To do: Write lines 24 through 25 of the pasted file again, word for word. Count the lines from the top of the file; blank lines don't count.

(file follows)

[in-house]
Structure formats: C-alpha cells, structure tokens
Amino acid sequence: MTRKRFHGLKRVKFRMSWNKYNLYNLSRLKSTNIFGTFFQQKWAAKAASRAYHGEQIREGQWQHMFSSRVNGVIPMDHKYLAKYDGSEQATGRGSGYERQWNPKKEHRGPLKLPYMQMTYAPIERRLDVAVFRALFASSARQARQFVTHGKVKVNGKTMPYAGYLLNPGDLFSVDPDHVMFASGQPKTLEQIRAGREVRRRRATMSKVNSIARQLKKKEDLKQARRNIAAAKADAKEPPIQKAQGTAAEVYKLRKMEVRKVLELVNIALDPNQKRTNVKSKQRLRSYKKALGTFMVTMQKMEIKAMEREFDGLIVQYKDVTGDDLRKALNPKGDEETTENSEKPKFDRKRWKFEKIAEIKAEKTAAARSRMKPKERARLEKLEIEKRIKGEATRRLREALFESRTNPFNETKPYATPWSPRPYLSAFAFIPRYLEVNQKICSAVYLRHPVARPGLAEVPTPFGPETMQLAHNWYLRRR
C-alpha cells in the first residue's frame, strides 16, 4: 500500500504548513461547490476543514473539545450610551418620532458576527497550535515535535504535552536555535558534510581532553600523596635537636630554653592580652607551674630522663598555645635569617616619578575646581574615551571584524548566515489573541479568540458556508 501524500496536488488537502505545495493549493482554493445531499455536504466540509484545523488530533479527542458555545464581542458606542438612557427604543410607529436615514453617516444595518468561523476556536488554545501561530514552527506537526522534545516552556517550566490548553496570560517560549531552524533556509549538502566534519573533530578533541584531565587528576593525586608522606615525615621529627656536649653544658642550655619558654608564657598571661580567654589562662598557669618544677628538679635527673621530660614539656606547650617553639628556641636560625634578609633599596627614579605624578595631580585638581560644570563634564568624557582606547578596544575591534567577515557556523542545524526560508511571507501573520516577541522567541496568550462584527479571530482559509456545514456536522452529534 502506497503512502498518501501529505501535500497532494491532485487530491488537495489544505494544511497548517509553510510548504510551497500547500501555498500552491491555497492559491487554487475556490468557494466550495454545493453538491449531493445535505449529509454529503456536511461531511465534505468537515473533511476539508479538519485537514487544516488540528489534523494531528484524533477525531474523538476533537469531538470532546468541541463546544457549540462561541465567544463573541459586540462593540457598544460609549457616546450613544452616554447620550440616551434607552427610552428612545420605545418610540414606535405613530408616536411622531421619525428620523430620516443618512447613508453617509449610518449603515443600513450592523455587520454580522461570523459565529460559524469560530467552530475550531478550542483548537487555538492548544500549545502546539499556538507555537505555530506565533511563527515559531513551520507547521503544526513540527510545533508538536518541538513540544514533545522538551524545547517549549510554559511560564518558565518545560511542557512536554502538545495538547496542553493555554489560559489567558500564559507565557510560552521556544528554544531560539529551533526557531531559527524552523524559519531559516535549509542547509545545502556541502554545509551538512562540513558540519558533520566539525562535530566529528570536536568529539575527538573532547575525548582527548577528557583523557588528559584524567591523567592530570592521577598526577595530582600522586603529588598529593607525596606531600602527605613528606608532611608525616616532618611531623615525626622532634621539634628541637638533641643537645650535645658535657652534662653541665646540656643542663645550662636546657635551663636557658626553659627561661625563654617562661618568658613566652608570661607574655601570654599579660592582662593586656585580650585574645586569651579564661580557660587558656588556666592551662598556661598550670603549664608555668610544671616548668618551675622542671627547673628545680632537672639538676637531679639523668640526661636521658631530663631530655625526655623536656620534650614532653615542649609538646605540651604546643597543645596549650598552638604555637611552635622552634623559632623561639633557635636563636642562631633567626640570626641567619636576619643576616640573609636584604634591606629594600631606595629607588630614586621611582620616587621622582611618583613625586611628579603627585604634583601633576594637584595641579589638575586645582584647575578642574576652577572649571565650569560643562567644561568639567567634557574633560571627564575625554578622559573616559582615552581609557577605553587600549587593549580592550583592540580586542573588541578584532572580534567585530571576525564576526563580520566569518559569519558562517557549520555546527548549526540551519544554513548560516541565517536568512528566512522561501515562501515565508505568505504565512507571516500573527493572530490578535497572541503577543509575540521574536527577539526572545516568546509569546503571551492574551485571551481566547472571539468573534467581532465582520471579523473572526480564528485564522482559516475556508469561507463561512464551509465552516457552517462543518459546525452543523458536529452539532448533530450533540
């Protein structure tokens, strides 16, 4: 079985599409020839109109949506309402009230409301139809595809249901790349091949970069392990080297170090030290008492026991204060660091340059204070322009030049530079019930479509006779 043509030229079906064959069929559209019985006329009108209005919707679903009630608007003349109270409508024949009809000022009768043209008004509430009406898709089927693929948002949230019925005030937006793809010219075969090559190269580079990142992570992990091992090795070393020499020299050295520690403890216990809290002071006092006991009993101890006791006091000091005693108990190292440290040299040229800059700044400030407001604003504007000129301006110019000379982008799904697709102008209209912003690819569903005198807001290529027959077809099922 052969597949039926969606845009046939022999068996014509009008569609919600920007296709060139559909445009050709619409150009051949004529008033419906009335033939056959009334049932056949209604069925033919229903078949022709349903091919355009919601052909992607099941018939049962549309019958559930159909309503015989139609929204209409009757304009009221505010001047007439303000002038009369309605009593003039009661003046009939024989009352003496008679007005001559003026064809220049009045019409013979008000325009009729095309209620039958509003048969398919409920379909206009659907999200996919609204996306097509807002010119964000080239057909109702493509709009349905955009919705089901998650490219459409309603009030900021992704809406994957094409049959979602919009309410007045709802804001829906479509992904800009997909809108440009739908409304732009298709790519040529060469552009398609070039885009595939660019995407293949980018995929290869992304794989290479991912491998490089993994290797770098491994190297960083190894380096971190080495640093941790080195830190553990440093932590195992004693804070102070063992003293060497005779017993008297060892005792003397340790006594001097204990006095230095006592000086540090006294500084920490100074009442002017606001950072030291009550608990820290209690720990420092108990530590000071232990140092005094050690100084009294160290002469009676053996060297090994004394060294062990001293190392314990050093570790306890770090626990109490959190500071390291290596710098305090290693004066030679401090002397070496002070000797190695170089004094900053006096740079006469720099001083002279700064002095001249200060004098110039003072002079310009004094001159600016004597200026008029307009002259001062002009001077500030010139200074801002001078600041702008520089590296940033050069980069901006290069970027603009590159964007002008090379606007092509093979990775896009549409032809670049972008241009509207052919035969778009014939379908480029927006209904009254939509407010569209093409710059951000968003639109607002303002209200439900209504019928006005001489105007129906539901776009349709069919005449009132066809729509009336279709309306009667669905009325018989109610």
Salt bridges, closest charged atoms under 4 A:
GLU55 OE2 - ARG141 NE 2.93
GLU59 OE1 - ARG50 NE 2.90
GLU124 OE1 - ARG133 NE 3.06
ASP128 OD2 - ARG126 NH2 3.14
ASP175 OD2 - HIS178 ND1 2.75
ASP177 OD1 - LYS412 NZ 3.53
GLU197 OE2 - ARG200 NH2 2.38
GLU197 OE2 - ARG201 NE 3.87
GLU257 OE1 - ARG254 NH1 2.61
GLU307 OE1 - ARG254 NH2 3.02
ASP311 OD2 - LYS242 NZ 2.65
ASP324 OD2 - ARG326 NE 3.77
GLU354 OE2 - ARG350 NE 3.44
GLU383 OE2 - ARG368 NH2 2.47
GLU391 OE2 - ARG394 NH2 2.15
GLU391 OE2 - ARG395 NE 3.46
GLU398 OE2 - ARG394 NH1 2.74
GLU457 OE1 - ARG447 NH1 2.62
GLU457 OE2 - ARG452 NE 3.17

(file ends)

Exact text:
GLU457 OE1 - ARG447 NH1 2.62
GLU457 OE2 - ARG452 NE 3.17